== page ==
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Ingram Micro To Buy 500-Person Cloud Management Vendor

Ingram Micro has purchased the Odin service automation platform to turbocharge cloud software development and strengthen the distributor’s presence in the telecom and hosting spaces.

Ingram Micro has purchased the Odin service automation platform to turbocharge cloud software development and strengthen the distributor’s presence in the telecom and hosting spaces.

Irvine, Calif.-based Ingram Micro began licensing Odin, owned by Parallels Holdings, in 2013, using the cloud service provider to build the distributor’s automated Cloud Marketplace, and announced an equity investment in Parallels the following year.

Odin, a 500-person division of Renton, Wash.-based Parallels has roughly 250 software engineers, which should enable Ingram to invest in evolving new software to ensure it meets the needs of channel partners, according to Renee Bergeron, Ingram Micro’s vice president of worldwide cloud computing.

[RELATED: Ingram Micro CEO: We Must Place Bigger Bets On Cloud, Mobility, E-Commerce]

’We felt strongly that owning the software and having the skills and talent of the Odin team … would really help ensure that we could realize our strategy,’ Bergeron told CRN. ’Parallels is the market leader when it comes to cloud marketplace technology.’

Terms of the deal, which is expected to close later this month, were not disclosed. The acquisition isn’t expected to materially impact the 2016 financial results of Ingram, the $46 billion distribution giant.

Having Odin as part of Ingram should also allow the distributor to accelerate the functionality of its Cloud Marketplace and the on-boarding of additional vendors and cloud service providers, giving reseller partners more cloud offerings to provision, manage and invoice, Bergeron said. More than 12,000 resellers across 16 countries are using Ingram Micro’s Cloud Marketplace today, according to Bergeron.

Odin counts more than 4,000 hosting and 300 telecom companies among its customer base, which Bergeron said should enable Ingram Micro to deepen its relationships in these emerging channels.

Ingram Micro got into the telecom space with its 2012 acquisition of mobile distributor BrightPoint, and Bergeron said the Odin deal will enable the distributor to expand these relationships around cloud. There is significant overlap between the BrightPoint and Odin customer bases, Bergeron said.

Ingram Micro has few relationships with hosting partners today, but Bergeron believes the distributor could have success in that space based on its expertise around managed services, cloud services and e-commerce.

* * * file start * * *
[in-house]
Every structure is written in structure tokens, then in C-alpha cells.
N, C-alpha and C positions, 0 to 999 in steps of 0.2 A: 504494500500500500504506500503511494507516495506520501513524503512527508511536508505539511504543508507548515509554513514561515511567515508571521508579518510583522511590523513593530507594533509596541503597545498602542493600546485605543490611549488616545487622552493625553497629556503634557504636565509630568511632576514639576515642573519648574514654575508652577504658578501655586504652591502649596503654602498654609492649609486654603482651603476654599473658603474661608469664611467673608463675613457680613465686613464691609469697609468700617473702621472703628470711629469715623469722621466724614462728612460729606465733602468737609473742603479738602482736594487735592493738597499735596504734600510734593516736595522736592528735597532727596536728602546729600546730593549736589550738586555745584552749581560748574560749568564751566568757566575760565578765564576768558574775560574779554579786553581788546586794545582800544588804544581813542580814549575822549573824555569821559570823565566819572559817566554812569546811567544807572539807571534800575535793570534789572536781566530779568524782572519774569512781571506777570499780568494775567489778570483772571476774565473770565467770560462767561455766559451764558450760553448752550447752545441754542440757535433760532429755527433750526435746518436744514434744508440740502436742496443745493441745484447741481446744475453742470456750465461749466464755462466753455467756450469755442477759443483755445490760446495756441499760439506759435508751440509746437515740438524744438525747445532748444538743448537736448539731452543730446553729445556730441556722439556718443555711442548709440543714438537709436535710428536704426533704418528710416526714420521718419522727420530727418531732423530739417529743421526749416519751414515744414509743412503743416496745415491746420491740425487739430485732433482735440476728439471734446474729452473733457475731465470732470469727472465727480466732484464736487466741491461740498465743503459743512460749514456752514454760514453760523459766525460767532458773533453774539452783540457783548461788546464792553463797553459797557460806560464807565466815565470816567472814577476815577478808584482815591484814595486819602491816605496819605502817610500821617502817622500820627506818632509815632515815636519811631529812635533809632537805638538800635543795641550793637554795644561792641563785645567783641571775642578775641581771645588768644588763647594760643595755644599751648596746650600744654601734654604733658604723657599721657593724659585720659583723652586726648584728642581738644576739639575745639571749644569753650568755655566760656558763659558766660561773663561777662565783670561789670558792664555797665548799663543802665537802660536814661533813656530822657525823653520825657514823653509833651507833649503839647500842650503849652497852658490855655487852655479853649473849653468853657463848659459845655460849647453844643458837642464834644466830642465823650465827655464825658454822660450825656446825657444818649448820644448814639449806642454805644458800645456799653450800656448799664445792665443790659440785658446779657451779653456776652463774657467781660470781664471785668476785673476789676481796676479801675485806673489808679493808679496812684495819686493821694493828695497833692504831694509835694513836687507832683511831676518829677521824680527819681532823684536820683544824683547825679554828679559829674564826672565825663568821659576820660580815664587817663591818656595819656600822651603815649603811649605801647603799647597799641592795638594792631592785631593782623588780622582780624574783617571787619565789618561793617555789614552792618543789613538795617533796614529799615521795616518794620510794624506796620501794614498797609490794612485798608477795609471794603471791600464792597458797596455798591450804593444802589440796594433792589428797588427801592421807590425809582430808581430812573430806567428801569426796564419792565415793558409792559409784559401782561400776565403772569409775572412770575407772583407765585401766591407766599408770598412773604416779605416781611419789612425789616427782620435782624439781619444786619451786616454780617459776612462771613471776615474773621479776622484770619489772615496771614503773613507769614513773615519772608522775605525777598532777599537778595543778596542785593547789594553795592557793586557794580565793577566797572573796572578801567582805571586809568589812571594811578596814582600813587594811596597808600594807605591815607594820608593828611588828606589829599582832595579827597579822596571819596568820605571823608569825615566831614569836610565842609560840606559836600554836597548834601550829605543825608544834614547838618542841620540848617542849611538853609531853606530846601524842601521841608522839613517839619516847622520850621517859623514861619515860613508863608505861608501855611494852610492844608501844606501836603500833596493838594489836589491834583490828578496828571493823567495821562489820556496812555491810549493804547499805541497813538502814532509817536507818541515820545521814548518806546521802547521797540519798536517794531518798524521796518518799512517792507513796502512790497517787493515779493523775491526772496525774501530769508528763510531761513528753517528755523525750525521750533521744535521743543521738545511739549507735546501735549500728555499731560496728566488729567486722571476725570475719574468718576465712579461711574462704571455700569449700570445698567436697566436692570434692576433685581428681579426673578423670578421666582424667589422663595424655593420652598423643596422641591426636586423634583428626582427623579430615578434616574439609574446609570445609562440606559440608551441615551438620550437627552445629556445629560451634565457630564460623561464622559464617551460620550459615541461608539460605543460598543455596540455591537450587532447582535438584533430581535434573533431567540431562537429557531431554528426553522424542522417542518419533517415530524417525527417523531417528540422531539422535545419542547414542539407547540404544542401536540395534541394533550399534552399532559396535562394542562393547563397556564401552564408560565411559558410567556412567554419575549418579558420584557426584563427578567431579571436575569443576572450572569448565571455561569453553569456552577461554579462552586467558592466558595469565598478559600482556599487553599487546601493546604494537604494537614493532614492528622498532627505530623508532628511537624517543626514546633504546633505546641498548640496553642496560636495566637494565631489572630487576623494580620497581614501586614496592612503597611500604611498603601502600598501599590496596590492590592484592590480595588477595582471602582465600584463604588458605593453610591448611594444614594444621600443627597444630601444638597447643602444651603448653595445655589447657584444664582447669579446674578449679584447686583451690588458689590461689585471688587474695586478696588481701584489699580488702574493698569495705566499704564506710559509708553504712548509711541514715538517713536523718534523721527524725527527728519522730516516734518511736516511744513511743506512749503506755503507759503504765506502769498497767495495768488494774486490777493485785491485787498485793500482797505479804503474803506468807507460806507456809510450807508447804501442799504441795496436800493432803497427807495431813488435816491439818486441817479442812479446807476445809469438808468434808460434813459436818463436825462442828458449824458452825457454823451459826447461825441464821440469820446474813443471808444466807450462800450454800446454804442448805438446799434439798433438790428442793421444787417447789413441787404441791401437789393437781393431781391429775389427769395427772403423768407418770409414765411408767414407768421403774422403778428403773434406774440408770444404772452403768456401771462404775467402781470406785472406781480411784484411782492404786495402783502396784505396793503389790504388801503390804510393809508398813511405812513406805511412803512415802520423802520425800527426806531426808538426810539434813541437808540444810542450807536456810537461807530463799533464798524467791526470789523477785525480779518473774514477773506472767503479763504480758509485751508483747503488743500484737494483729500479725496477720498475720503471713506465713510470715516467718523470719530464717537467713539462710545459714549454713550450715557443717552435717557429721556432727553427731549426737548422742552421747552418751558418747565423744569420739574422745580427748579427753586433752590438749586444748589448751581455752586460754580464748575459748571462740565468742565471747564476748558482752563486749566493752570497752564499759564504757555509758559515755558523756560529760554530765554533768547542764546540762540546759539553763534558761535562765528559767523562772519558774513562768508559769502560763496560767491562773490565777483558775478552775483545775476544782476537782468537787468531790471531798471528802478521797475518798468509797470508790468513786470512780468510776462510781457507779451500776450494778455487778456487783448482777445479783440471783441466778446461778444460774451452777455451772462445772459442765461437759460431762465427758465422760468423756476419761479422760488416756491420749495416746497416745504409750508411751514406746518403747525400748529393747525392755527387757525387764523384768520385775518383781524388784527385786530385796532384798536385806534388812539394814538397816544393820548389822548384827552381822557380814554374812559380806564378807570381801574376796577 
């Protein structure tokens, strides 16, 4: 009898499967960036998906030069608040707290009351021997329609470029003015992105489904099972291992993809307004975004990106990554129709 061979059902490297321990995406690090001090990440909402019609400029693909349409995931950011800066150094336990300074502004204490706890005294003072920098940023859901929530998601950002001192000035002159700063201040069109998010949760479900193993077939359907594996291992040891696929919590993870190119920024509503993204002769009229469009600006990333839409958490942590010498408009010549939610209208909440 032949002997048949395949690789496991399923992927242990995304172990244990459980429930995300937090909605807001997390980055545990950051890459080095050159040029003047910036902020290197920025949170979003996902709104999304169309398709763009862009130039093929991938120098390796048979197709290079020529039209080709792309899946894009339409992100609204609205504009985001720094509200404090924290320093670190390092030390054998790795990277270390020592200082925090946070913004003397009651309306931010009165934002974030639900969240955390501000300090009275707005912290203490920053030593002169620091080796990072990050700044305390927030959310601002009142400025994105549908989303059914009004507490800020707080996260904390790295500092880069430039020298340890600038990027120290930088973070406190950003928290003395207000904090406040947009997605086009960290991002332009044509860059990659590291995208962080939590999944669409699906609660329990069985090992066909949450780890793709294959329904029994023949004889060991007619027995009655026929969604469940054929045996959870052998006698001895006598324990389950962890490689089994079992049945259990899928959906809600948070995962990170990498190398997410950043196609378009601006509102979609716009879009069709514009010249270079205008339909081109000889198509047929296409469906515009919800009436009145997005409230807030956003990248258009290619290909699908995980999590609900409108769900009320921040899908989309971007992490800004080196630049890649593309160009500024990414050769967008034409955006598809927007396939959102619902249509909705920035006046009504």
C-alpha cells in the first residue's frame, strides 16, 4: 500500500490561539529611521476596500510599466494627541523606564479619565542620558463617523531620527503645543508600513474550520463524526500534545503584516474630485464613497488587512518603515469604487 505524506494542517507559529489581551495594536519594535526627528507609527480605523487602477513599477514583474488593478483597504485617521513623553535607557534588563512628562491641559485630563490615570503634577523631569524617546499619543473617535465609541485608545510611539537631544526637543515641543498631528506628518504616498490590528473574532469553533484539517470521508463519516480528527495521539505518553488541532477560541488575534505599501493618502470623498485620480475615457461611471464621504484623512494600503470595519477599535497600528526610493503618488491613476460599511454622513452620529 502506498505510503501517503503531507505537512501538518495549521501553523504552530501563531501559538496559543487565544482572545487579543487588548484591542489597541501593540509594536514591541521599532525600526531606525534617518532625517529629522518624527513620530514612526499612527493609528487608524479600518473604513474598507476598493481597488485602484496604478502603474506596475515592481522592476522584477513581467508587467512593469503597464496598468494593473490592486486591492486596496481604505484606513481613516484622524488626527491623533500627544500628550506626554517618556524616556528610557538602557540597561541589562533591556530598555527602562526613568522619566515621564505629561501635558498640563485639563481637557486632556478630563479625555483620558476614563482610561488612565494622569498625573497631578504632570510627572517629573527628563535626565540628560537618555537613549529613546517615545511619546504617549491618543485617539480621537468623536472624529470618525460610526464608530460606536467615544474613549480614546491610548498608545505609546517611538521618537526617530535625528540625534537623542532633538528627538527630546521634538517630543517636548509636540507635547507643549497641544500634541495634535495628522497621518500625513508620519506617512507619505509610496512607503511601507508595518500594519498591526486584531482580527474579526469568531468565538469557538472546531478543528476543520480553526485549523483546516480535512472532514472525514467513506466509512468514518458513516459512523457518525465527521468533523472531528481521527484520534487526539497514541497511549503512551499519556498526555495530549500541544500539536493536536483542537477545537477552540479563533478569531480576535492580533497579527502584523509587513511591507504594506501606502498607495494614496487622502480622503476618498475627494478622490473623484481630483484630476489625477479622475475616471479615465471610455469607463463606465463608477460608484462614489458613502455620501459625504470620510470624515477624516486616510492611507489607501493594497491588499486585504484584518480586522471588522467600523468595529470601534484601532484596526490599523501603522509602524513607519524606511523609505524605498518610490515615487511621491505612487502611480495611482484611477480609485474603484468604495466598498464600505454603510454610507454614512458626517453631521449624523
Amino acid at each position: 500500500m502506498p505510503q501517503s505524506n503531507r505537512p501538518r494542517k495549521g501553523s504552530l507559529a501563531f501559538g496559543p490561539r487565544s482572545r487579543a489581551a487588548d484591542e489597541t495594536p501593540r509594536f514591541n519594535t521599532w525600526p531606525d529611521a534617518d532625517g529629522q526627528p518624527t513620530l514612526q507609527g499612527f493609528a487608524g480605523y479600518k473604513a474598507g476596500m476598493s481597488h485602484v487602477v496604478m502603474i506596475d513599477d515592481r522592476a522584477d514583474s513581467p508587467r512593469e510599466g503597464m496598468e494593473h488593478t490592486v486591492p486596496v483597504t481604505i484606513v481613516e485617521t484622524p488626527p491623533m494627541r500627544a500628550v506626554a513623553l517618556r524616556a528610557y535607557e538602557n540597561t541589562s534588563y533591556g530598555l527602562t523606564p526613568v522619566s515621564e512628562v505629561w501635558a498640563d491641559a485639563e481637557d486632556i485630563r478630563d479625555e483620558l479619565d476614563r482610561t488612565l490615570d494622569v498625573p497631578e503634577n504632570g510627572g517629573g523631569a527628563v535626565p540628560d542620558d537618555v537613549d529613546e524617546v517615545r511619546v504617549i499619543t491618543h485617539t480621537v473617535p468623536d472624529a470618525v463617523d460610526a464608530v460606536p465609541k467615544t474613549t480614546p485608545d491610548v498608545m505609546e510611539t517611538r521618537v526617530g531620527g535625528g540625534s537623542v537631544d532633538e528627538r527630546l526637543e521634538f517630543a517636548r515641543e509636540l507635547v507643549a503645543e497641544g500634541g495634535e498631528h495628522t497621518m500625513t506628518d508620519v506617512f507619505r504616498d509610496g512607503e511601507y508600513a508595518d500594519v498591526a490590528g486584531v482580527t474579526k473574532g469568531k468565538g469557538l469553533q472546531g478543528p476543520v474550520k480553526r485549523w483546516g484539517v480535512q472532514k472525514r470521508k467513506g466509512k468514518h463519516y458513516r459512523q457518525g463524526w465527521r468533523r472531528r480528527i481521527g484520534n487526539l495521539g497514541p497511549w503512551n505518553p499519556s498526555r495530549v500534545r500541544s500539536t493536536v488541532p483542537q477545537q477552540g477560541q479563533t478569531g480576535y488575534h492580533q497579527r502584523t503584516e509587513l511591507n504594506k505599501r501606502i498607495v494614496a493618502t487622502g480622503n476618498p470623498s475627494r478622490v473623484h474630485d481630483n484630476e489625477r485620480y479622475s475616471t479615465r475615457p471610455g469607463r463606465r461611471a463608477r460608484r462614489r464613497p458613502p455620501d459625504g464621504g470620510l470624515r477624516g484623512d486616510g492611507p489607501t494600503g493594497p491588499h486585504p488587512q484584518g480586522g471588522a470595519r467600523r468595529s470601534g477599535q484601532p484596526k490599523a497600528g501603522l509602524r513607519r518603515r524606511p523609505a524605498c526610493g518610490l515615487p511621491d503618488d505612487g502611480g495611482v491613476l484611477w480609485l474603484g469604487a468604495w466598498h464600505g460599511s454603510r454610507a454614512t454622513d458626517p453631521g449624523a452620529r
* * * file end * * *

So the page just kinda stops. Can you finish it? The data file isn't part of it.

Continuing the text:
’It’s an exciting expansion for us,’ Bergeron said.


Parallels rebranded its service provider business unit as Odin earlier this year but kept the Parallels name for its Plesk and Virtuozzo software entities, which allow for the running of Windows apps on Macs. Parallels will retain ownership over Peak and Virtuozzo, which will continue to be available for Ingram Micro to resell to its customers.

Parallels appeared on CRN’s 2015 Cloud 100 and Virtualization 50 list, and was one of the first vendors to offer Azure and a SmartStart for Office 365 through Microsoft’s Cloud Solutions Provider program. Odin is particularly strong in the Microsoft ecosystem, enabling partners to automate end-to-end service delivery, customer management and billing across Azure, Office 365 and the Enterprise Mobility Suite.

Odin’s partnership with Ingram Micro over the past two years has made it possible for VARs to deploy a more comprehensive range of private, public and hybrid cloud solutions as well as provide a broader range of professional services and support capabilities, Mauro Meanti, Parallels' senior vice president and general manager, wrote in February as part of a 2015 Channel Chiefs profile.

Partners are enjoying robust growth in the service provider and telecom spaces, Meanti said.

Bergeron said the acquisition will enable Odin and its customer base to tap into Ingram Micro’s financial strength, global coverage and relationships with more than 1,700 vendors and cloud service providers. Odin’s software is also licensed by some of Ingram Micro’s direct competitors, though Bergeron said the distributor is committed to supporting all of Odin’s existing customers.

Once the Odin acquisition closes, Ingram Micro will have more than 1,200 associates dedicated exclusively to the cloud, 400 of whom will be leveraging their engineering backgrounds to develop new technologies for the Cloud Marketplace.

’We certainly view Ingram playing a key role in the cloud ecosystem,’ Bergeron said.

Bringing Odin under the Ingram Micro umbrella should provide channel partners with more value in the Cloud Marketplace, according to Michael Goldstein, president of Ft. Lauderdale, Fla.-based LAN Infotech. LAN Infotech uses Ingram Micro’s Cloud Marketplace for almost all its Office 365 licensing, Goldstein said, and is impressed by the flexibility and responsiveness of the Odin-powered platform, as well as Ingram Micro’s commitment to adding quality products and services.

’I think it [the Odin acquisition] is great,’ Goldstein said. ’Service automation is just the next piece to help in this transition.’

PUBLISHED DEC. 2, 2015

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